Sylvester Rawding sod house

Sylvester Rawding sod house, north of Sargent, Custer County, Nebraska, 1886 [RG2608.PH1784]

Sylvester Rawding sod house, north of Sargent, Custer County, Nebraska, 1886 

Solomon D. Butcher, photographer [RG2608.PH1784]

Over the years several myths grew up about Sylvester Rawding and his family. Rawding claimed that the lump visible on his forehead in the photograph was a bullet that struck him while he was a Union soldier in the Civil War, and which had never been removed. Rawding also claimed that his stepson (the tallest of the three boys in the photograph) had evicted him from his farm and forced him to move to an old soldiers’ home in Kansas. He told these stories to a newspaperman in 1897 and this account became the basis for later interpretations of this famous photograph.

Research in Civil War pension records and Nebraska newspapers revealed that neither of Rawding’s tales was true. The lump on his head was a cyst or wen, while Rawding moved to the soldiers’ home by his own choice after a disagreement with his stepson. The story of Sylvester Rawding’s life, along with more information about the photograph, is found in James E. Potter’s article, “A Cow on the Roof and a Bullet in the Head?” from the Spring 2003 issue of Nebraska History Magazine.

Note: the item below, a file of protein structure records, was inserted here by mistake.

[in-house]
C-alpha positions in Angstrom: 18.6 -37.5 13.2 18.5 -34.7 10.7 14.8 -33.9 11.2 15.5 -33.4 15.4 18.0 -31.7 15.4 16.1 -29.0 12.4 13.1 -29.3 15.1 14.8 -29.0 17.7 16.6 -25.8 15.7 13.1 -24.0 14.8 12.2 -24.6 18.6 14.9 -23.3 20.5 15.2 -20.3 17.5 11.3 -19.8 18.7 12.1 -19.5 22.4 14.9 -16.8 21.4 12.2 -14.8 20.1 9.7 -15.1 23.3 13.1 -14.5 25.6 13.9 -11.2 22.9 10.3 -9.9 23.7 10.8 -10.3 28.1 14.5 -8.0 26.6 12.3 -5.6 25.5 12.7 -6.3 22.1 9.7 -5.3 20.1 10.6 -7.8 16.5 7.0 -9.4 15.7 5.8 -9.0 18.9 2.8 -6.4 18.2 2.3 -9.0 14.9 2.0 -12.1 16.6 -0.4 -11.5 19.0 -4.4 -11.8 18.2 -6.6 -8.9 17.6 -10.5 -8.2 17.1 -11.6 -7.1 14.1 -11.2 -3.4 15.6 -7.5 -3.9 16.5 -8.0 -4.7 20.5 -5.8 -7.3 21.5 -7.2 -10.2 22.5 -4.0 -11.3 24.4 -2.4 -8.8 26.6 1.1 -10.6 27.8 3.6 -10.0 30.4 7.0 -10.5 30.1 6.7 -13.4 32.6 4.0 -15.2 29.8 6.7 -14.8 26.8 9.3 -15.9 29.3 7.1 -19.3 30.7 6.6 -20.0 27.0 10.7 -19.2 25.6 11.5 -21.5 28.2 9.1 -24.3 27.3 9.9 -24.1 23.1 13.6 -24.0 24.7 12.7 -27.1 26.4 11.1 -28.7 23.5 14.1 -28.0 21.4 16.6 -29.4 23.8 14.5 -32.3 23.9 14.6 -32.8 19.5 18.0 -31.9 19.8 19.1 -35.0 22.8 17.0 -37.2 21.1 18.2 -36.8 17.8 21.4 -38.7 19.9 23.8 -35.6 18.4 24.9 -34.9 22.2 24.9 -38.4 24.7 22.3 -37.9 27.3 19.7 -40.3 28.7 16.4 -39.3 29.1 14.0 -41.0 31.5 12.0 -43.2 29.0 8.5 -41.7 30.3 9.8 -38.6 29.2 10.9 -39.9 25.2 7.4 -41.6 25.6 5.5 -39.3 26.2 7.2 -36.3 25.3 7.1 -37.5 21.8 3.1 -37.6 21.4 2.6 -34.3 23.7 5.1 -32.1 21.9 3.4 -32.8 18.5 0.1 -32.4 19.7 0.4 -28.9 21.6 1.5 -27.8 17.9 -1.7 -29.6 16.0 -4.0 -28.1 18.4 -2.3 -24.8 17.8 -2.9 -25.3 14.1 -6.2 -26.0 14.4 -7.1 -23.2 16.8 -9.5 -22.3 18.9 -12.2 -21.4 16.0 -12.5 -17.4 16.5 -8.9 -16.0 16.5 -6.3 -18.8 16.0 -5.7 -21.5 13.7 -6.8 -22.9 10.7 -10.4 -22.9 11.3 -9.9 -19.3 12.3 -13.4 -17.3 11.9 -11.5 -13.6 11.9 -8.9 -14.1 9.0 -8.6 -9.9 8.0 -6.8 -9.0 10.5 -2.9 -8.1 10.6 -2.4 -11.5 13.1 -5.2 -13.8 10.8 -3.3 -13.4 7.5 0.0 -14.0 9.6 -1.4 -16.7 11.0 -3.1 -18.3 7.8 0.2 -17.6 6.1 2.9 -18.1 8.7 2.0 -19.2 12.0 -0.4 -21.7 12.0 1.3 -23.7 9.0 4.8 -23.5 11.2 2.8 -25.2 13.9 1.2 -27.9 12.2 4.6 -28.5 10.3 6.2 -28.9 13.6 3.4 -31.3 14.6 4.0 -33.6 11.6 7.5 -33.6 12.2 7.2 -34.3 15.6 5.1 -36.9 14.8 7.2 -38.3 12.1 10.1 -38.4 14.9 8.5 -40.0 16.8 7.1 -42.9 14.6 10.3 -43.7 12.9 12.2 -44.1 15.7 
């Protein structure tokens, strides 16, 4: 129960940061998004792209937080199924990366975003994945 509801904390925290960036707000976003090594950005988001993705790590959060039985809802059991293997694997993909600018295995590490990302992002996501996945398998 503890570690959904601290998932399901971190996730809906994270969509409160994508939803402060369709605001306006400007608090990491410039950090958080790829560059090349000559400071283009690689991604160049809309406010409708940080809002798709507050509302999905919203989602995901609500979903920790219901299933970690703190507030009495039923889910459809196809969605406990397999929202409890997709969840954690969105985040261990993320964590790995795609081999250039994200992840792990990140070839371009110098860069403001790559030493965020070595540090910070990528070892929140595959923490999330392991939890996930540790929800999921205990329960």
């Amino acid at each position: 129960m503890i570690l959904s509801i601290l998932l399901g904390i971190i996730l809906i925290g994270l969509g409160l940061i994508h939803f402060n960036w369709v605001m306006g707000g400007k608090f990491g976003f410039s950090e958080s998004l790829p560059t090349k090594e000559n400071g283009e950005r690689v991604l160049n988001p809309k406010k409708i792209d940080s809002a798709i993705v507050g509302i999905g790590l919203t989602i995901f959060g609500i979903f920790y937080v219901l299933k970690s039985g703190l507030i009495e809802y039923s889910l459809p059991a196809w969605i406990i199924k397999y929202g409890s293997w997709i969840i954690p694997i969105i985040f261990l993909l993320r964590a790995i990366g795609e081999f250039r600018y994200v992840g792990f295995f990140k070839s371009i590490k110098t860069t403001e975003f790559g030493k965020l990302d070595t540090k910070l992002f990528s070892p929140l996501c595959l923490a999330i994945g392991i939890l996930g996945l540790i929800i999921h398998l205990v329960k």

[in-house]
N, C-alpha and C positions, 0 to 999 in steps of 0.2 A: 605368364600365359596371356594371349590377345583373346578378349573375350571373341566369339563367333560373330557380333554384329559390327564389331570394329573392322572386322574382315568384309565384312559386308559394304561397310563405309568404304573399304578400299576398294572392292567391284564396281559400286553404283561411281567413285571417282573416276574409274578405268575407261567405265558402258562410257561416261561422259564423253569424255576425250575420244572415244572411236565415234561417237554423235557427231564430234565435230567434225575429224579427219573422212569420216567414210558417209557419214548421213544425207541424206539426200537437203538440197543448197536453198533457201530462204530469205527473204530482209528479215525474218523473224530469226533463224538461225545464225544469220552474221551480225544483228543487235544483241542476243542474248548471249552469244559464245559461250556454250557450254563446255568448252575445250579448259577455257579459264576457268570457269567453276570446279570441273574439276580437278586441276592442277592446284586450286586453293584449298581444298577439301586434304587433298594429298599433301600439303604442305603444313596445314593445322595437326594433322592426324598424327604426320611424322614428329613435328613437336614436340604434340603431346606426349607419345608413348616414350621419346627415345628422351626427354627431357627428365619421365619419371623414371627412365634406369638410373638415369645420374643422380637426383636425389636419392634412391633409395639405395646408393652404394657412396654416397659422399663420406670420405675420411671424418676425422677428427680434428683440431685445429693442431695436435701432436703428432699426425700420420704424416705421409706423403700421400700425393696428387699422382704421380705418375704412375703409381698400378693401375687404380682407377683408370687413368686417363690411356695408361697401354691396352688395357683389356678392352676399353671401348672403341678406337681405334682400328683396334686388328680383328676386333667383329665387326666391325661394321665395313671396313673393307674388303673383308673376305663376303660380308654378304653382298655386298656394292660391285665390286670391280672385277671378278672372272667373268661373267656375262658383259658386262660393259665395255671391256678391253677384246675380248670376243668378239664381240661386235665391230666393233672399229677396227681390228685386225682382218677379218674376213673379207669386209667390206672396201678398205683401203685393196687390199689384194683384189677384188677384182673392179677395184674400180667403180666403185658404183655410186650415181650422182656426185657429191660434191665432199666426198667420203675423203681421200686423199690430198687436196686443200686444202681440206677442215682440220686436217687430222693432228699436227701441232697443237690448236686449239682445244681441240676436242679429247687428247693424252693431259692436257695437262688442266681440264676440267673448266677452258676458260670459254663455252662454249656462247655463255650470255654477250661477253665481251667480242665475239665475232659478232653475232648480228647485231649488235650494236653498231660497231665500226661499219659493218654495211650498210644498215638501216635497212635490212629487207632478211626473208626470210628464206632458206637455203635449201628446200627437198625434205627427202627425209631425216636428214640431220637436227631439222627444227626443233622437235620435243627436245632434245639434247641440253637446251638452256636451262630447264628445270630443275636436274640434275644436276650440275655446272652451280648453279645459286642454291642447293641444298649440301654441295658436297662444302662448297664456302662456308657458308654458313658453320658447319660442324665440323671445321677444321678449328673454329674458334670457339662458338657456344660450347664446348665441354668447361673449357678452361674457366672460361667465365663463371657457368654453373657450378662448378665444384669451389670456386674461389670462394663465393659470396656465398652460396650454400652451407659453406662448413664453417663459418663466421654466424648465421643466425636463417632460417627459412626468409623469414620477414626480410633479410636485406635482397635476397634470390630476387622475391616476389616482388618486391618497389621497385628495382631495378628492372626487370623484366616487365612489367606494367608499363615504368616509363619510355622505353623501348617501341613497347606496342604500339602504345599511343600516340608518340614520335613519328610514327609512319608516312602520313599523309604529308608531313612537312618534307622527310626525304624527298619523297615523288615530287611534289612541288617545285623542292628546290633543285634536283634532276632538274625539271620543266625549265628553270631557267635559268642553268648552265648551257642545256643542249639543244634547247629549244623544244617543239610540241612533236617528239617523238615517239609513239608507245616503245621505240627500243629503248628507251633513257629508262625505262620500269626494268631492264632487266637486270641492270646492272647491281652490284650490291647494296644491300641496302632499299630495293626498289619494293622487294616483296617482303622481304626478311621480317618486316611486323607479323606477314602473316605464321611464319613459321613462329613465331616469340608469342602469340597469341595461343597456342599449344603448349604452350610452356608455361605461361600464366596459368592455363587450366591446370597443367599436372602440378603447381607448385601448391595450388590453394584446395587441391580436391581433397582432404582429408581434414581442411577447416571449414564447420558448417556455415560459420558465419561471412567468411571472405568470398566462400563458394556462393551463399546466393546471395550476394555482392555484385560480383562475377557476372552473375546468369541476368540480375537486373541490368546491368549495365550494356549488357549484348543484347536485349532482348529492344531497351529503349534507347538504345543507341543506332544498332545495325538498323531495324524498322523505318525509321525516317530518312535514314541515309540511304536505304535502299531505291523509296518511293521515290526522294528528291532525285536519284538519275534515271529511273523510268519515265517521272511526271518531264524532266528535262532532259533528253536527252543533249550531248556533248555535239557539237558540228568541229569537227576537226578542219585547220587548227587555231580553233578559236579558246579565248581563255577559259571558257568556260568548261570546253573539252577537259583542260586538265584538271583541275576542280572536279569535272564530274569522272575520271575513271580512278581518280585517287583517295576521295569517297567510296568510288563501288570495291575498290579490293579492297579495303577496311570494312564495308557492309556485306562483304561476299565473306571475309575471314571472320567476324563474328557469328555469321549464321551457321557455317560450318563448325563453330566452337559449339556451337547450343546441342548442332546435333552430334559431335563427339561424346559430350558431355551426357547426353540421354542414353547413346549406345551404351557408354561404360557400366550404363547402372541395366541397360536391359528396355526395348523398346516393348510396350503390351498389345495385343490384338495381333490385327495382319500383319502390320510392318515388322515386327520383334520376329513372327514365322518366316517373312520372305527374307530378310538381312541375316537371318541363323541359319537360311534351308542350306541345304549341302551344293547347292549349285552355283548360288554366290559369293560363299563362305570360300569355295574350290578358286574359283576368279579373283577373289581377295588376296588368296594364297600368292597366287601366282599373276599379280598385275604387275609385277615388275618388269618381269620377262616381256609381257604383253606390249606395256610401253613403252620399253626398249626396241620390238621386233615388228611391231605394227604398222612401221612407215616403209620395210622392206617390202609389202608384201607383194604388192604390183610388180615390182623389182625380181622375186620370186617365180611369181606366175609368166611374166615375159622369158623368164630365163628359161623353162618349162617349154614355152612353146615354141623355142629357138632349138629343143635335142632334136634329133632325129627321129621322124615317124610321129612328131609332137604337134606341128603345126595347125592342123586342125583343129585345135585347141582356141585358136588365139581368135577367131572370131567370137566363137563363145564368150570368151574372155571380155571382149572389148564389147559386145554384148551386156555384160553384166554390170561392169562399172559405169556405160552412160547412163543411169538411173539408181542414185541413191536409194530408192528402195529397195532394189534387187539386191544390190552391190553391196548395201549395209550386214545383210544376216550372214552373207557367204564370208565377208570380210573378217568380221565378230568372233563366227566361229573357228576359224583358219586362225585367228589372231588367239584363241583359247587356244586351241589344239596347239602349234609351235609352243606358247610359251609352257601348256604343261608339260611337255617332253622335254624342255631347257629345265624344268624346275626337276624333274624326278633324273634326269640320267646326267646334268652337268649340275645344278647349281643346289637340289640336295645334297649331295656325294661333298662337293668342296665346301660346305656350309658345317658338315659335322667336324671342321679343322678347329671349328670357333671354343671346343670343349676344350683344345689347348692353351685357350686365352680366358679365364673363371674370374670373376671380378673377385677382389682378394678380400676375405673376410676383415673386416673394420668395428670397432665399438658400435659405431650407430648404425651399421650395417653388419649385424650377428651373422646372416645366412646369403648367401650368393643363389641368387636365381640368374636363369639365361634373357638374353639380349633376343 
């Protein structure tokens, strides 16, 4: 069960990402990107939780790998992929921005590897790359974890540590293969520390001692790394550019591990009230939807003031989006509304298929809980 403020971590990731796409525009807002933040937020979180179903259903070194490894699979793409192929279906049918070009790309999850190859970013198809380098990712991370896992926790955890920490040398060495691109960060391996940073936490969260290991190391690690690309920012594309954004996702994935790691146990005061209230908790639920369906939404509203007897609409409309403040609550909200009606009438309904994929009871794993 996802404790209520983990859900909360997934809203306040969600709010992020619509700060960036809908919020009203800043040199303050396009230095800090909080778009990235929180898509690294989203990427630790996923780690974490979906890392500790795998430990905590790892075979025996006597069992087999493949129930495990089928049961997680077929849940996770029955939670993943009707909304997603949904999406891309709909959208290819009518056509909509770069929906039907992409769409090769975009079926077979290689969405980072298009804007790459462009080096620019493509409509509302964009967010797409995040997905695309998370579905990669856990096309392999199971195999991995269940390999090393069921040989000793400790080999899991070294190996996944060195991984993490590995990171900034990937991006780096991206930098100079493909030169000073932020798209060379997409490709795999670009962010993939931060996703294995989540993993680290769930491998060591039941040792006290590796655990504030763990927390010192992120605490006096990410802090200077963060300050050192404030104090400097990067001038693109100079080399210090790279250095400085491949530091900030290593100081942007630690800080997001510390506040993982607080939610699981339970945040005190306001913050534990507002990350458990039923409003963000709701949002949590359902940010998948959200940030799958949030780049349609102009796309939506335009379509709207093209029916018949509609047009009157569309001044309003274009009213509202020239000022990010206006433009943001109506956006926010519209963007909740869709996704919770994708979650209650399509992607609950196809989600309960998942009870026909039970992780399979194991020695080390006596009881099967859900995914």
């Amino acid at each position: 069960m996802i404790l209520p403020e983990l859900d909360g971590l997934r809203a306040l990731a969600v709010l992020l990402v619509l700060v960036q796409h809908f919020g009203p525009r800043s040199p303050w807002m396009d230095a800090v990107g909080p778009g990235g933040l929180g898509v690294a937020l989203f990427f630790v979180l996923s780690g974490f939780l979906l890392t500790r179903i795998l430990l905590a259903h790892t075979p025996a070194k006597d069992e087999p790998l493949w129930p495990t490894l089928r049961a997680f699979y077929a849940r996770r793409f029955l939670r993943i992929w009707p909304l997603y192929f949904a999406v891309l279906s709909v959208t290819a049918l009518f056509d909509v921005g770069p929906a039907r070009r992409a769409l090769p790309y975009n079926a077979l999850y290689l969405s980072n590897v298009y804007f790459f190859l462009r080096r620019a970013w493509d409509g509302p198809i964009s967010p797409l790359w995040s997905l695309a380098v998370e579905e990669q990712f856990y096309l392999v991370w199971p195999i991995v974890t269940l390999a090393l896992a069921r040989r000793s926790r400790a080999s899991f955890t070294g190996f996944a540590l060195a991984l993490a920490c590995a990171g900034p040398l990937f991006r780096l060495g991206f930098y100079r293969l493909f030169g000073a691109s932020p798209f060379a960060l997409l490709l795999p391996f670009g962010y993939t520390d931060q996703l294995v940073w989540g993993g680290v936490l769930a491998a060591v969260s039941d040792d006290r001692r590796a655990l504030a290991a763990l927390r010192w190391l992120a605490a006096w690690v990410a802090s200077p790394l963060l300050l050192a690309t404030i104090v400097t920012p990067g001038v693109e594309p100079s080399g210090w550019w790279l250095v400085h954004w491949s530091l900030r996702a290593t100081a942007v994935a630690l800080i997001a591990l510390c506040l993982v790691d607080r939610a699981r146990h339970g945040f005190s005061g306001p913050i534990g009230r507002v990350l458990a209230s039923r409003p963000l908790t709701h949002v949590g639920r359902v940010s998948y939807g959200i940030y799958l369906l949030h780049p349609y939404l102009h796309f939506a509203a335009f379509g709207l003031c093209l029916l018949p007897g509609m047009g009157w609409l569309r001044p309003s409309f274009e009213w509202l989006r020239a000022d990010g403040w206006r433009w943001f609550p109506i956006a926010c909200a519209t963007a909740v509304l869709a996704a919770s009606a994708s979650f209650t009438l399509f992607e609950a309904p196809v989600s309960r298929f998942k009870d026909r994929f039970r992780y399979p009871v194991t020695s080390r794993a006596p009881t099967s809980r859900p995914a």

Cow on the roof?

Is the cow standing on the roof of this sod house? It depends on whether or not the house was dug into the hillside.


Bare feet

Look at the dirt caked to everyone’s feet. Everyone’s, except the girl’s, however. It is possible her father carried her from the house to the chair for this photograph. On other days, her feet were probably just as dirty as her brothers’.



There is a drop-leaf table under the oilcloth. It is probable that the leaves on this table were normally kept in an up position, causing the crescent outline on the oilcloth.



Advanced digital imaging technology allows us to look at historic photographs with a new light. In seconds, the interior of this sod house comes to life with only a few changes to the shadow and highlight areas of the negative. The information inside the doorway exists on the glass plate negative, but traditional photographic papers cannot reproduce that information. Advanced scanning technology captures that information and makes it available to all of us for the first time since the photograph was taken.


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